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Linux-based I/O controllers offer Lua scripting

Mar 6, 2019 — by Eric Brown 746 views

Barix has launched Barionet 1100, 400, and 200 programmable I/O controllers that run OpenWrt Linux on a MIPS-based MediaTek MT6720A SoC and offer Lua scripting and a “FLEXA” cloud service.

Switzerland based Barix, which is primarily known for audio streaming technology such as the new AudioPoint 3.0, has offered its Barionet line of programmable I/O controllers for over a decade. In 2017, it introduced its first Linux-driven Barionet model with the Barionet 1000. It has now announced three more Linux-powered models — the Barionet 1100, 400, and 200 — with a new automation stack that offers support for the Lua scripting language and a cloud-based FLEXA service.

Barionet 400 (left) and Barionet 200
(click images to enlarge)

The new Lua-enabled stack replaces the proprietary Barix Command Language (BCL) used on earlier models, thereby “making customization of the devices’ behavior easier than ever before,” says Barix. The systems also support other Linux-friendly programming languages including C++ and Python.

The cloud-based FLEXA service distributes the code to specified Barionet devices using a device-specific registration key to define which devices should receive new scripts. When connected to the Internet, the controllers are automatically directed to the FLEXA portal, “and the corresponding scripts will be automatically downloaded and installed onto it,” says Commercial Integrator.


The new Lua-friendly stack is also now available on the Barionet 1000, according to the announcement on Commercial Integrator. However, there is no longer a Barionet 1000 product page, suggesting it has been superseded by the Barionet 1100. The key additions on the 1100 model include an RTC, an RS-485 interface, and optional CAN.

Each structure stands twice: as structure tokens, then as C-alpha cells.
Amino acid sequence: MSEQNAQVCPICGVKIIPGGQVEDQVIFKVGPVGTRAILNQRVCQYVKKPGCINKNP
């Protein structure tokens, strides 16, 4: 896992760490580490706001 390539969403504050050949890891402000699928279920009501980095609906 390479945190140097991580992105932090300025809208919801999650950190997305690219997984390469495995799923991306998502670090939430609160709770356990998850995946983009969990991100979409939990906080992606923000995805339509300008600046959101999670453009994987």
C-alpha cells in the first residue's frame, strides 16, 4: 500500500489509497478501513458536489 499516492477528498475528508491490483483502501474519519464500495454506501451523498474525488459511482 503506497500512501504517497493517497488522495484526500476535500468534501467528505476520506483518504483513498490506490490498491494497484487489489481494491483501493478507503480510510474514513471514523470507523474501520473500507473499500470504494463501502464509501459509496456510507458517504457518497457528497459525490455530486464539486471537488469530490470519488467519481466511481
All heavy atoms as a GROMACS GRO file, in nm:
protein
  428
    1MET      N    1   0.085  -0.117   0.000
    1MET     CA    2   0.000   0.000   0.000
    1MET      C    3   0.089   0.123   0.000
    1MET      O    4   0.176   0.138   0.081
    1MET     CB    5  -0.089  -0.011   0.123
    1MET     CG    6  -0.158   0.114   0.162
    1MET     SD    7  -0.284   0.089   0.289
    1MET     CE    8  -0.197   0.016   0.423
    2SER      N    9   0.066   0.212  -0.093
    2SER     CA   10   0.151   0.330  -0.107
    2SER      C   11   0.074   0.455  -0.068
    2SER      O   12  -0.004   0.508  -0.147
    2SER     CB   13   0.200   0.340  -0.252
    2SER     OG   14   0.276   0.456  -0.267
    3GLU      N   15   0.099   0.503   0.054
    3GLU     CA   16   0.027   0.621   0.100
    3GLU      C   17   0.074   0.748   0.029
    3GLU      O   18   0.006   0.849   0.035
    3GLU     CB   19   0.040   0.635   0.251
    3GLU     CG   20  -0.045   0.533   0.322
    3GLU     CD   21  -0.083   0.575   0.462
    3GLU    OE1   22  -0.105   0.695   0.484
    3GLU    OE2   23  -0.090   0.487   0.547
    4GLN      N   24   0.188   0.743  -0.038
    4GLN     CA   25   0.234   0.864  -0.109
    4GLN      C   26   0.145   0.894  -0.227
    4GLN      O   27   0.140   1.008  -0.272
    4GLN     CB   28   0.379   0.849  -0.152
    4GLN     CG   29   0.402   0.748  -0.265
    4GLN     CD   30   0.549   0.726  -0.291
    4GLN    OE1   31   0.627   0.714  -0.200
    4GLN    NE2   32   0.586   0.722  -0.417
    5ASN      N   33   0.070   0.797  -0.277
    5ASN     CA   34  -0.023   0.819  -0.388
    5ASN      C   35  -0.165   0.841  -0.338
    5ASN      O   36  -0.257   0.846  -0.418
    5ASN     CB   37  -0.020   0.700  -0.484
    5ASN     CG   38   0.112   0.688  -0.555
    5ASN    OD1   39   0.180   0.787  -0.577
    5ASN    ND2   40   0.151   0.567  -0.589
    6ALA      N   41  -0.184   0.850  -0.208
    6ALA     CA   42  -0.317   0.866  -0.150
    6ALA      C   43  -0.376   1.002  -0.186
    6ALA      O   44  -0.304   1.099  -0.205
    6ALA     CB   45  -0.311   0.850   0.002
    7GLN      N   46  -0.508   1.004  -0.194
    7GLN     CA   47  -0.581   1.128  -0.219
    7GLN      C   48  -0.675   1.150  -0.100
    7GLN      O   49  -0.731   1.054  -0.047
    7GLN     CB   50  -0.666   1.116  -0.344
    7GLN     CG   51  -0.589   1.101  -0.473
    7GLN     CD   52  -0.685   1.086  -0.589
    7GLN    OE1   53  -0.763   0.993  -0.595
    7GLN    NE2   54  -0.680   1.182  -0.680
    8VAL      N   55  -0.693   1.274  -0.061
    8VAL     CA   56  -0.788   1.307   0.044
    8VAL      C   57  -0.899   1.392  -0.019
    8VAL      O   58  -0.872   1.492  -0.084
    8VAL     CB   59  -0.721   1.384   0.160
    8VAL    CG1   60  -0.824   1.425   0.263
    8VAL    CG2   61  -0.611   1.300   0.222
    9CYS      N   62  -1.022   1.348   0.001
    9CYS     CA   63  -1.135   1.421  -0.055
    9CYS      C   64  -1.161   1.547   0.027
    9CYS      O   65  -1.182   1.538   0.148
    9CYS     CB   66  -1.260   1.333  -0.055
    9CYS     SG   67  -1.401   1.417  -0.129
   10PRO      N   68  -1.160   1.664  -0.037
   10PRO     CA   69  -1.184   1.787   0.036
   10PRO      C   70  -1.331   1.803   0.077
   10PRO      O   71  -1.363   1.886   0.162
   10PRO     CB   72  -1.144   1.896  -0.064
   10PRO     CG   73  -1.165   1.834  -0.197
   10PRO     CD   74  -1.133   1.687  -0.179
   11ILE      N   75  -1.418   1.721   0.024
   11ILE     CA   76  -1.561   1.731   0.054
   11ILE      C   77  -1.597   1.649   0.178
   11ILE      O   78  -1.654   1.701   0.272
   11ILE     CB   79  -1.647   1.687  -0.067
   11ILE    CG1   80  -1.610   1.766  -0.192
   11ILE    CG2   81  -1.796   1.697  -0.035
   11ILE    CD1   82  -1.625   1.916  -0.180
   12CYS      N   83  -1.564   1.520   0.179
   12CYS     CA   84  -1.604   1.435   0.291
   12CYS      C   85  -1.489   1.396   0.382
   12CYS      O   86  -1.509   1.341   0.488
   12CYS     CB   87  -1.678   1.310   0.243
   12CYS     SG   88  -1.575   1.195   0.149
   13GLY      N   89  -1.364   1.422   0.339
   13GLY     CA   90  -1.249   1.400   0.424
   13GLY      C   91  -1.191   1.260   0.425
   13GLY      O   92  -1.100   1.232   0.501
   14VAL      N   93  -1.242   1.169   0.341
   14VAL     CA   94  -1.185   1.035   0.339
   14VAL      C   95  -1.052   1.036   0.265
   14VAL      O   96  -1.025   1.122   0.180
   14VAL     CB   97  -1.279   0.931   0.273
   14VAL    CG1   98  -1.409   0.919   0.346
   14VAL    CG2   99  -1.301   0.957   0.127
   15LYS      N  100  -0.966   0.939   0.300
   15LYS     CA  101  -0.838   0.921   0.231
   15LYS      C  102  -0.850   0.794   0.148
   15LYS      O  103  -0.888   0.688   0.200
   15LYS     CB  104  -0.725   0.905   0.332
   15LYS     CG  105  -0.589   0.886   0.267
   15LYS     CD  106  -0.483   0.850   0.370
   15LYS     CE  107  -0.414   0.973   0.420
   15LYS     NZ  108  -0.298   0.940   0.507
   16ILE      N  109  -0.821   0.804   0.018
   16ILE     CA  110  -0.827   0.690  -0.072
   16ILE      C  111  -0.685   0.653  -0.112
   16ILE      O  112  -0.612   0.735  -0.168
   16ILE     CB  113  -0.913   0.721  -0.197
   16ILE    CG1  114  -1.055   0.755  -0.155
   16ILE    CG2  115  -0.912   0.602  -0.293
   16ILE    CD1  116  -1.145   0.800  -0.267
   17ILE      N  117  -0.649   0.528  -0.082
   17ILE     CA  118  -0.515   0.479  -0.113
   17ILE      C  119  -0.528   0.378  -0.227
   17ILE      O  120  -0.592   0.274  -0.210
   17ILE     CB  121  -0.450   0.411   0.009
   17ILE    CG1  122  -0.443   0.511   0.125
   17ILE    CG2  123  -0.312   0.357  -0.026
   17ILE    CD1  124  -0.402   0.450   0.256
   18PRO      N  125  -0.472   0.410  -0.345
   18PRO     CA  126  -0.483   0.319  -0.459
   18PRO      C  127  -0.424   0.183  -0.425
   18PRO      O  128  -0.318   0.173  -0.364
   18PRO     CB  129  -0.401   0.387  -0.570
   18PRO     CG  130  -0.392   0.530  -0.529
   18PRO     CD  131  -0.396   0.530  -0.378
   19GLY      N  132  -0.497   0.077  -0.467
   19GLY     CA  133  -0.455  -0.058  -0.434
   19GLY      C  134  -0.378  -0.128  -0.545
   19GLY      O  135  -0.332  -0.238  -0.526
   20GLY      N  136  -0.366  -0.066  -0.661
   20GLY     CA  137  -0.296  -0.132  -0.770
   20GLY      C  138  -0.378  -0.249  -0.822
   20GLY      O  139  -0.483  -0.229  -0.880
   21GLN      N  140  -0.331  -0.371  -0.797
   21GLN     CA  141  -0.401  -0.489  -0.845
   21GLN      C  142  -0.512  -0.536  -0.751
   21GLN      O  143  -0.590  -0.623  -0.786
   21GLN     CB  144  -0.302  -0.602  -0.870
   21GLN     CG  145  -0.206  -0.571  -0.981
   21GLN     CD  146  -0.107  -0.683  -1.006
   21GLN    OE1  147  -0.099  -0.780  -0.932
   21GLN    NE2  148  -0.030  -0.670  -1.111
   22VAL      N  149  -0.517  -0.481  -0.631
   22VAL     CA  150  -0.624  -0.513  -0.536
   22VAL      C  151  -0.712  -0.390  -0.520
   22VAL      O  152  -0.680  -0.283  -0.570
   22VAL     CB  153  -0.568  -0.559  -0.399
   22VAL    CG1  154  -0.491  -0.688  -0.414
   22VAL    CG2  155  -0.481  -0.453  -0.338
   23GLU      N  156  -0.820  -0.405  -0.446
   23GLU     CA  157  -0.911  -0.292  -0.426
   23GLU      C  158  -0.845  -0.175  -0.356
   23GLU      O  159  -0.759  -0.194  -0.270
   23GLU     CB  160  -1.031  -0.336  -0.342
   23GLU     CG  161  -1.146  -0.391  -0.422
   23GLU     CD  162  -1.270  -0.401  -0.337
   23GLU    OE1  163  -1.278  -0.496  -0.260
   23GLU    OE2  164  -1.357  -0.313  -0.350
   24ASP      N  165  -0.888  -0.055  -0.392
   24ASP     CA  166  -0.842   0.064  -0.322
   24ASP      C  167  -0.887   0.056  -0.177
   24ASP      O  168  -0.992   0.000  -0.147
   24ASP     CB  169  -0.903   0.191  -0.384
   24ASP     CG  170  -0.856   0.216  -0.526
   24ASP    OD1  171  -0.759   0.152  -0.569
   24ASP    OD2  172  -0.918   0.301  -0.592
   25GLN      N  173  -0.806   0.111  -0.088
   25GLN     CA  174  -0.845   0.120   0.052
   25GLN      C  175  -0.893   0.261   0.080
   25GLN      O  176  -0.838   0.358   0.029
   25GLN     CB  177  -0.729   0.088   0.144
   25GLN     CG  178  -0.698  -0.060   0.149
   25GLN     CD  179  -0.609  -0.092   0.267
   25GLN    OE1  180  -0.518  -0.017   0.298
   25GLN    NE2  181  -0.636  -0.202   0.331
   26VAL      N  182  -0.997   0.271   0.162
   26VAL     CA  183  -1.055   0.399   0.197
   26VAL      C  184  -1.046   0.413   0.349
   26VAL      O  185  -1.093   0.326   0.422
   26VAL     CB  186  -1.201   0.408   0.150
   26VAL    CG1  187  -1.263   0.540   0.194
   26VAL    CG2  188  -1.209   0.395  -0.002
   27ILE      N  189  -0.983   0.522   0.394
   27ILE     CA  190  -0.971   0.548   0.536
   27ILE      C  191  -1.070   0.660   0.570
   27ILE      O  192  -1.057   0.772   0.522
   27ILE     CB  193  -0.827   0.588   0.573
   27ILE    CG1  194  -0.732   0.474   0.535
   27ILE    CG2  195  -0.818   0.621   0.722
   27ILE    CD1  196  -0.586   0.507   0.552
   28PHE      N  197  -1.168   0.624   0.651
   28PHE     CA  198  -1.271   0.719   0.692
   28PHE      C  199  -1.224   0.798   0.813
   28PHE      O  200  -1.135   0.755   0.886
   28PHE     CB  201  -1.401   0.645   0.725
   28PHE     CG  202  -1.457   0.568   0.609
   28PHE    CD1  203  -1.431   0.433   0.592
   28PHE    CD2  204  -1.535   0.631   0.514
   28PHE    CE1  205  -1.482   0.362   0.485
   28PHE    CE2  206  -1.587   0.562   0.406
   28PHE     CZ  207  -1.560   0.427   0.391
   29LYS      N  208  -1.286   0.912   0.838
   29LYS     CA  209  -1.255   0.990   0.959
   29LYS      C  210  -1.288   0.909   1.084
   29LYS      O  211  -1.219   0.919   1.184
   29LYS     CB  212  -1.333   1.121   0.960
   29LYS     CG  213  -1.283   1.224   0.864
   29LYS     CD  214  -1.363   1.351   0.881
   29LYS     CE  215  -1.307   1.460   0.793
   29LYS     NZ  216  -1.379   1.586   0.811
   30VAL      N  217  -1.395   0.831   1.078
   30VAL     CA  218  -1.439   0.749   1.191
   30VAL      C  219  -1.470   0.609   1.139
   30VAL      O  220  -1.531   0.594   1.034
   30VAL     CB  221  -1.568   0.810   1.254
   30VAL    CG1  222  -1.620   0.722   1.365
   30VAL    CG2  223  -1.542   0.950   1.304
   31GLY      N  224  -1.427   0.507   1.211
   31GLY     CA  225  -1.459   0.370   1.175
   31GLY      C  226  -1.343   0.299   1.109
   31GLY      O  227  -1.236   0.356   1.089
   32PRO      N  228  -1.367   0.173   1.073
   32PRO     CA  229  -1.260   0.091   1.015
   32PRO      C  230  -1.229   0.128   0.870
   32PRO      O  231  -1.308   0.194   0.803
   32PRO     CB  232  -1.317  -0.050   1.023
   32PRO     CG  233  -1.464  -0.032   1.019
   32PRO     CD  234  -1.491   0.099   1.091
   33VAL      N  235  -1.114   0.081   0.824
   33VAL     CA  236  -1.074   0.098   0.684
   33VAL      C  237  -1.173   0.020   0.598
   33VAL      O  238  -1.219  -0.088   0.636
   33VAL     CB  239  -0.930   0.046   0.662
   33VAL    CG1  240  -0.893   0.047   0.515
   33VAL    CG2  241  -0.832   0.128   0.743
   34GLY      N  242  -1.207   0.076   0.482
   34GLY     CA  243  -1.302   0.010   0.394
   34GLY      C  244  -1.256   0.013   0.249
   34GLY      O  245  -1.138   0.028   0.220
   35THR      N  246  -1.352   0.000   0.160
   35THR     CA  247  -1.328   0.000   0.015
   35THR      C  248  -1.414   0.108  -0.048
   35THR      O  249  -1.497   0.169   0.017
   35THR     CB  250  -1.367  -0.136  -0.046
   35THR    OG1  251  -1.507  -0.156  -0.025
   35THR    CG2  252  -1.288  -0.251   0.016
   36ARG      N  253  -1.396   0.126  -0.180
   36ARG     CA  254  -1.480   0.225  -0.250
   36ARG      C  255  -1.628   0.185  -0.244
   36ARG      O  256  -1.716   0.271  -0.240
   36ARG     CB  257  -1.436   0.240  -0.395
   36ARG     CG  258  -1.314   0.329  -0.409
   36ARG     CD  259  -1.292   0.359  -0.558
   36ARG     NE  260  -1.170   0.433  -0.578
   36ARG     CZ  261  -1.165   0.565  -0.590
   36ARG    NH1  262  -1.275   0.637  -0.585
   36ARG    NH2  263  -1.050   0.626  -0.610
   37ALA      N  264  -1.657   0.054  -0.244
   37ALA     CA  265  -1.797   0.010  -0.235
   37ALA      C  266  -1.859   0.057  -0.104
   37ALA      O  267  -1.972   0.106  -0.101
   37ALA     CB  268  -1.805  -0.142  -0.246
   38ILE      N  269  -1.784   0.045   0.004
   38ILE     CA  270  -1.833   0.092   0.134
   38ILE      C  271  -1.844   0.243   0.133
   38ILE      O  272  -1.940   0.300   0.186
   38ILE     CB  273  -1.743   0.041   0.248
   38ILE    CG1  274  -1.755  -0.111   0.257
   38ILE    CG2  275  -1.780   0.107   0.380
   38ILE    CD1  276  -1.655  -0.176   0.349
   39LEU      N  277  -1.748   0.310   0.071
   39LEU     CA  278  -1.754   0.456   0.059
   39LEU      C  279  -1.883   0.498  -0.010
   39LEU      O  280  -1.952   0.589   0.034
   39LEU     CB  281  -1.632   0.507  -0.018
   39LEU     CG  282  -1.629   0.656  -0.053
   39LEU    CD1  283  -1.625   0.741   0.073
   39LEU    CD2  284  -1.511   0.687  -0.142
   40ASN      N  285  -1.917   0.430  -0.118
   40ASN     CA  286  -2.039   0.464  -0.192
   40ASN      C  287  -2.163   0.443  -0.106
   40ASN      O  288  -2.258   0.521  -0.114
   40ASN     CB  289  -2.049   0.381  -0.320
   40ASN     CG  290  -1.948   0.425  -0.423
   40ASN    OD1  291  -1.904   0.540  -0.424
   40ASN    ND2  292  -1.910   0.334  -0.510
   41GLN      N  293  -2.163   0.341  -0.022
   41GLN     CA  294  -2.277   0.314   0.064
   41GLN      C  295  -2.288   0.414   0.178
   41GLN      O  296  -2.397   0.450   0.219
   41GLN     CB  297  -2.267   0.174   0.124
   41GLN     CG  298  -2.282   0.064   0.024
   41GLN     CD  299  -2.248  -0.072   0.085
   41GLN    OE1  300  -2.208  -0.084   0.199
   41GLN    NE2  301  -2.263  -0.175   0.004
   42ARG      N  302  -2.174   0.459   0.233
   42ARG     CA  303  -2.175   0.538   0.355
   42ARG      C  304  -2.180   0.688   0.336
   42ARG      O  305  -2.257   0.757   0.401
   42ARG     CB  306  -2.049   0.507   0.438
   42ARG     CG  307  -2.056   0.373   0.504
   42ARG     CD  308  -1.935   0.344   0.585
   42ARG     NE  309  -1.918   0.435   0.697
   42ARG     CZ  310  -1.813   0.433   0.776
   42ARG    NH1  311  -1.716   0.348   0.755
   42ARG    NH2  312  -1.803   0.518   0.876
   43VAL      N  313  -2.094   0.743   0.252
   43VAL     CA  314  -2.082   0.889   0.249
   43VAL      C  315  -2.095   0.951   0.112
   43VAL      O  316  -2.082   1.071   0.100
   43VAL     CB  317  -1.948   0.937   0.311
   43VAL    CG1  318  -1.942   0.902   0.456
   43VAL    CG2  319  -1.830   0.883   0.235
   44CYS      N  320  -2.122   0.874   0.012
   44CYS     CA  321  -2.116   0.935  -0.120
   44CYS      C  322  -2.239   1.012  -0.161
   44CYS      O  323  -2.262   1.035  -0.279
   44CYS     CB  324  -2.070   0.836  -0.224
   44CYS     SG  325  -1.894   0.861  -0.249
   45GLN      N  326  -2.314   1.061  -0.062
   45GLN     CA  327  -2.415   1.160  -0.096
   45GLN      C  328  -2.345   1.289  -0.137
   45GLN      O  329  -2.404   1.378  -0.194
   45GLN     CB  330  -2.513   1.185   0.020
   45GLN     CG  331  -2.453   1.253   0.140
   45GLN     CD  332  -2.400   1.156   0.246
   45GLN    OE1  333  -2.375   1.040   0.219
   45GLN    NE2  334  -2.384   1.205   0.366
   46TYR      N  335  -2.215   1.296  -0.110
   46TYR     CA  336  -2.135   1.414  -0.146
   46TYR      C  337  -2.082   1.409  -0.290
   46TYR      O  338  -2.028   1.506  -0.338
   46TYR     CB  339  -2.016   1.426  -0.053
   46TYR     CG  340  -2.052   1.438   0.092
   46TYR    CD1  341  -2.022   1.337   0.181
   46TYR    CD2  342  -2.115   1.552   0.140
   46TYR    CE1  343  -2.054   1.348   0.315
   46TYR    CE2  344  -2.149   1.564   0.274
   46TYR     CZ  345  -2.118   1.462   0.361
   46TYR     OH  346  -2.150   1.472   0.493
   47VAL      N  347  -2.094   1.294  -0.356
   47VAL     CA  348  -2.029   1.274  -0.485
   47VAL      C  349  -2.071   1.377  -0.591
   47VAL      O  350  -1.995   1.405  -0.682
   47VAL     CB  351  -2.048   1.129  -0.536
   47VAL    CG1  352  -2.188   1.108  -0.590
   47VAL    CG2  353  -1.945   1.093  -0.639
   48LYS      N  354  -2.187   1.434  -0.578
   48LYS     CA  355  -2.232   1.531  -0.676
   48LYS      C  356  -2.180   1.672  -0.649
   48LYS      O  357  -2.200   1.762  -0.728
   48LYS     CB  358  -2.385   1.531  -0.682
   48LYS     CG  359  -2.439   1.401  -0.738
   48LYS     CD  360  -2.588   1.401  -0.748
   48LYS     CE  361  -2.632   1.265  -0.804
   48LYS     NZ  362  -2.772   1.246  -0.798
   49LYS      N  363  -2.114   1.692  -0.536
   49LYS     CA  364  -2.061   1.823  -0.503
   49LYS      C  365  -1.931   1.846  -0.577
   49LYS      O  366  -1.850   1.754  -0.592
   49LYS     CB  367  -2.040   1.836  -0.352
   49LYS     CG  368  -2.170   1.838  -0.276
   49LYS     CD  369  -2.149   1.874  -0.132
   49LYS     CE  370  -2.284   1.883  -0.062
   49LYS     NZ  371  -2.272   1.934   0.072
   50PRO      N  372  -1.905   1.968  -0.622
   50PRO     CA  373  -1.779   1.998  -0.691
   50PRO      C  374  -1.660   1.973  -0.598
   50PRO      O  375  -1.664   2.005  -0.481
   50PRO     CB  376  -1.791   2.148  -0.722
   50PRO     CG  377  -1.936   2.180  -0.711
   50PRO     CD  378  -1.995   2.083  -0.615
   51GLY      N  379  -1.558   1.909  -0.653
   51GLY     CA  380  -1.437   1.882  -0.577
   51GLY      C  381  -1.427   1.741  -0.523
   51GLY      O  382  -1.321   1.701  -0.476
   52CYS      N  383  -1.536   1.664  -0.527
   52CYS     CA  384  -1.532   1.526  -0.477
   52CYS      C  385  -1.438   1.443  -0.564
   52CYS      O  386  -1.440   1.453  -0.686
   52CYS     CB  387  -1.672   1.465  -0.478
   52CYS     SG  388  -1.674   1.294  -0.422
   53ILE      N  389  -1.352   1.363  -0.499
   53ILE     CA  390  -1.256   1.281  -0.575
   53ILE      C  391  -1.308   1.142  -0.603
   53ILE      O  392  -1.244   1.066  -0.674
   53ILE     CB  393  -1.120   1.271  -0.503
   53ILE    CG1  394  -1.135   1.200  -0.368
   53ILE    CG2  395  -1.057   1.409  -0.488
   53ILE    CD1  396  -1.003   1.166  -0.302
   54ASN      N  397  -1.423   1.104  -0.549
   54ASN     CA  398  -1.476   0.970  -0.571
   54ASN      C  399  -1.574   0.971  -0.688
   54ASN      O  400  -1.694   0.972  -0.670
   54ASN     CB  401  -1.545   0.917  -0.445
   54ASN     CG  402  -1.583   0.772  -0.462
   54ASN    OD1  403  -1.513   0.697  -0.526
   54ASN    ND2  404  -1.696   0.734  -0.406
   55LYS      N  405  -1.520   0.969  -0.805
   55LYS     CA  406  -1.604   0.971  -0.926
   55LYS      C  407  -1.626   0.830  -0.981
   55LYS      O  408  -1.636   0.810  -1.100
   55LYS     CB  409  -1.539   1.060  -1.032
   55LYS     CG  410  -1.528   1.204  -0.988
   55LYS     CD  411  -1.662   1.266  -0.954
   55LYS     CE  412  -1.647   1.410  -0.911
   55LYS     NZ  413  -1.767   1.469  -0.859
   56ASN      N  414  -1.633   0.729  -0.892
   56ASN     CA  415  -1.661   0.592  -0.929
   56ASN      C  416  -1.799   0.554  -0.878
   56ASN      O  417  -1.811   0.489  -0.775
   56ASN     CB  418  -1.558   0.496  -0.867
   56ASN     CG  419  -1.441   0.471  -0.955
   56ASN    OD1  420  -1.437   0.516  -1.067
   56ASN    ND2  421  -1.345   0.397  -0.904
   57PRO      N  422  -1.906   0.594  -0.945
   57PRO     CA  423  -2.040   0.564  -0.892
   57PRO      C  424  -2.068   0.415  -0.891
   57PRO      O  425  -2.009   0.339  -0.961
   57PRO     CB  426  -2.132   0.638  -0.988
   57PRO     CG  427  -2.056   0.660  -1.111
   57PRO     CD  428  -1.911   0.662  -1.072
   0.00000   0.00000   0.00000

When Barix announced the OpenWrt driven Barionet 1000 model, it did not disclose the processor. We now know that like the three new models it runs on the Mediatek MT7620A, a MIPS-based WiFi SoC associated with MediaTek’s acquisition of Ralink. The chipset, which features a 580MHz MIPS 24KEc core and a WiFi radio, has appeared on other OpenWrt driven gizmos such as AsiaRF’s AP7620-MPE-1 mini-PCIe based router board.

Mediatek MT7620A block diagram and the Barix Qino module
(click images to enlarge)

The MT7620A is implemented here via Barix’s Qino module, which fleshes out the 802.11 b/g/n radio and supplies 64MB DDR2 RAM, 16MB SPI flash, and an OEM-optional RTC with gold cap buffer. The module, which is also available in a Lite version, supports an optional 128MB RAM and 32MB flash, but this does not appear to be available on the Barionet systems.

The module comes pre-loaded with the lightweight, router-oriented OpenWrt distro. However, the new Barionet systems are also said to support embedded Linux and LEDE, a forked version of OpenWrt that last year was reabsorbed into OpenWrt.

Barionet 1100 and Barionet comparison chart
(click images to enlarge)

Like the Barionet 1000, the new models measure 103 x 85 x 31mm and run at 2.5W via 9-30V DC power supplies. The Barionet 1100 is the most advanced model, although as you can see from the comparison chart above, the Barionet 400 and Barionet 200 have their own special features. For example, while they all offer 10/100 Ethernet ports, only the 400 and 200 models offer Power-over-Ethernet.

Among other differences, the Barionet 400 lacks WiFi, but it also offers 4x relay outputs instead of 2x for the 1100 and none on the 200. Like the 1100, the 400 has 4x digital inputs compared to 1x on the 200, and the 400 and 1100 models offer 10x LEDs compared to 2x on the 200. The Barionet 200, however, shines with USB, providing 4x USB 2.0 host ports compared to 2x on the 1100 and one on the 400 model.

The Barionet 1100 has several features that are not available on the other two models, including 4x digital outputs, 4x universal analog/digital inputs, a Universal Dallas 1-wire interface for sensor input, and RS-232 and RS-485 screw terminal interfaces.

The Barionet 1100 provides a standard real-time clock while it’s OEM-optional on the other two systems. The 1100 model is the only one with an OEM option for a CAN interface. The device can operate at -40 to 60°C compared to 0 to 70°C on the 200 and 400 models.

Further information

No pricing or availability information was provided for the Barionet 1100, Barionet 400, and Barionet 200. More information may be found on the Barionet product page.

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